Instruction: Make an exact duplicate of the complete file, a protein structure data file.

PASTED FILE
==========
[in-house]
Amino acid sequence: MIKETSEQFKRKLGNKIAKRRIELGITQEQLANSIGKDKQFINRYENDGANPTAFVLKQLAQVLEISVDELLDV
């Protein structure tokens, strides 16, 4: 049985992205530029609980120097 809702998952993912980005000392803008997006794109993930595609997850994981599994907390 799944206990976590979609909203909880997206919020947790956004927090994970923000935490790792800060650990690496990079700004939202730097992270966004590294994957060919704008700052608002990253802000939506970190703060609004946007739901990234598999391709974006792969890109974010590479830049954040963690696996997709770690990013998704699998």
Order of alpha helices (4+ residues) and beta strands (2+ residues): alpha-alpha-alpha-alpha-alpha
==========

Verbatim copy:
[in-house]
Amino acid sequence: MIKETSEQFKRKLGNKIAKRRIELGITQEQLANSIGKDKQFINRYENDGANPTAFVLKQLAQVLEISVDELLDV
């Protein structure tokens, strides 16, 4: 049985992205530029609980120097 809702998952993912980005000392803008997006794109993930595609997850994981599994907390 799944206990976590979609909203909880997206919020947790956004927090994970923000935490790792800060650990690496990079700004939202730097992270966004590294994957060919704008700052608002990253802000939506970190703060609004946007739901990234598999391709974006792969890109974010590479830049954040963690696996997709770690990013998704699998």
Order of alpha helices (4+ residues) and beta strands (2+ residues): alpha-alpha-alpha-alpha-alpha